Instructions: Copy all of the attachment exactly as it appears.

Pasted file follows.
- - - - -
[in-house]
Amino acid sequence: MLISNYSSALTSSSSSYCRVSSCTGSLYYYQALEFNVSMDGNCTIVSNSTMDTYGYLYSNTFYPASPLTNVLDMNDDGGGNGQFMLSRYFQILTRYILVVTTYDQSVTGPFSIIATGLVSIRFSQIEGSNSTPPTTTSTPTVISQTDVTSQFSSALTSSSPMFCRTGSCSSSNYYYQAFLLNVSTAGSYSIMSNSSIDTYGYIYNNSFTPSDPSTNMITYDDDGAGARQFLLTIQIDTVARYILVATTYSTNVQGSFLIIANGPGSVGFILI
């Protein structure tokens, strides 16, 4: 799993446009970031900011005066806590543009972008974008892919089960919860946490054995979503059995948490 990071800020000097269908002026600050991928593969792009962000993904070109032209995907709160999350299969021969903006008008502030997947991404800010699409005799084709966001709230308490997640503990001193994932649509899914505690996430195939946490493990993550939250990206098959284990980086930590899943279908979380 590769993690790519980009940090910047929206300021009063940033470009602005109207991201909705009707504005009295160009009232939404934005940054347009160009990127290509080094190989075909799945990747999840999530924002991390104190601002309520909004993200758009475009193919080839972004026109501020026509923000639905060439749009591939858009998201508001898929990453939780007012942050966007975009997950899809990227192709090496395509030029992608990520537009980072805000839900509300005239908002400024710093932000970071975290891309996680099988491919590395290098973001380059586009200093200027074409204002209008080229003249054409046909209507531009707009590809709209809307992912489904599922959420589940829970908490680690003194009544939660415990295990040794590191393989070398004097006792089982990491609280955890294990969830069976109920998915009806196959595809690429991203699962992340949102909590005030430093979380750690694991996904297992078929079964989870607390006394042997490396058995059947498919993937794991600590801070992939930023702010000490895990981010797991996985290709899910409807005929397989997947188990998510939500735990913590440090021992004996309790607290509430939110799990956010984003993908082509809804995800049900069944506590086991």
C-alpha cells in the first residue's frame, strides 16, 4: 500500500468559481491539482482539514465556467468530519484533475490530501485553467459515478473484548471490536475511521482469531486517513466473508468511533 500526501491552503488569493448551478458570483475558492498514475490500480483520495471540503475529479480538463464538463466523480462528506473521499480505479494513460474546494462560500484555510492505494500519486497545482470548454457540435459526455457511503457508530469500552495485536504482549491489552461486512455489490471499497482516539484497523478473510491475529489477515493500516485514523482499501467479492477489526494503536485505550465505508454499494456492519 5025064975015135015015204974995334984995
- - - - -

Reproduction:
[in-house]
Amino acid sequence: MLISNYSSALTSSSSSYCRVSSCTGSLYYYQALEFNVSMDGNCTIVSNSTMDTYGYLYSNTFYPASPLTNVLDMNDDGGGNGQFMLSRYFQILTRYILVVTTYDQSVTGPFSIIATGLVSIRFSQIEGSNSTPPTTTSTPTVISQTDVTSQFSSALTSSSPMFCRTGSCSSSNYYYQAFLLNVSTAGSYSIMSNSSIDTYGYIYNNSFTPSDPSTNMITYDDDGAGARQFLLTIQIDTVARYILVATTYSTNVQGSFLIIANGPGSVGFILI
């Protein structure tokens, strides 16, 4: 799993446009970031900011005066806590543009972008974008892919089960919860946490054995979503059995948490 990071800020000097269908002026600050991928593969792009962000993904070109032209995907709160999350299969021969903006008008502030997947991404800010699409005799084709966001709230308490997640503990001193994932649509899914505690996430195939946490493990993550939250990206098959284990980086930590899943279908979380 590769993690790519980009940090910047929206300021009063940033470009602005109207991201909705009707504005009295160009009232939404934005940054347009160009990127290509080094190989075909799945990747999840999530924002991390104190601002309520909004993200758009475009193919080839972004026109501020026509923000639905060439749009591939858009998201508001898929990453939780007012942050966007975009997950899809990227192709090496395509030029992608990520537009980072805000839900509300005239908002400024710093932000970071975290891309996680099988491919590395290098973001380059586009200093200027074409204002209008080229003249054409046909209507531009707009590809709209809307992912489904599922959420589940829970908490680690003194009544939660415990295990040794590191393989070398004097006792089982990491609280955890294990969830069976109920998915009806196959595809690429991203699962992340949102909590005030430093979380750690694991996904297992078929079964989870607390006394042997490396058995059947498919993937794991600590801070992939930023702010000490895990981010797991996985290709899910409807005929397989997947188990998510939500735990913590440090021992004996309790607290509430939110799990956010984003993908082509809804995800049900069944506590086991």
C-alpha cells in the first residue's frame, strides 16, 4: 500500500468559481491539482482539514465556467468530519484533475490530501485553467459515478473484548471490536475511521482469531486517513466473508468511533 500526501491552503488569493448551478458570483475558492498514475490500480483520495471540503475529479480538463464538463466523480462528506473521499480505479494513460474546494462560500484555510492505494500519486497545482470548454457540435459526455457511503457508530469500552495485536504482549491489552461486512455489490471499497482516539484497523478473510491475529489477515493500516485514523482499501467479492477489526494503536485505550465505508454499494456492519 5025064975015135015015204974995334984995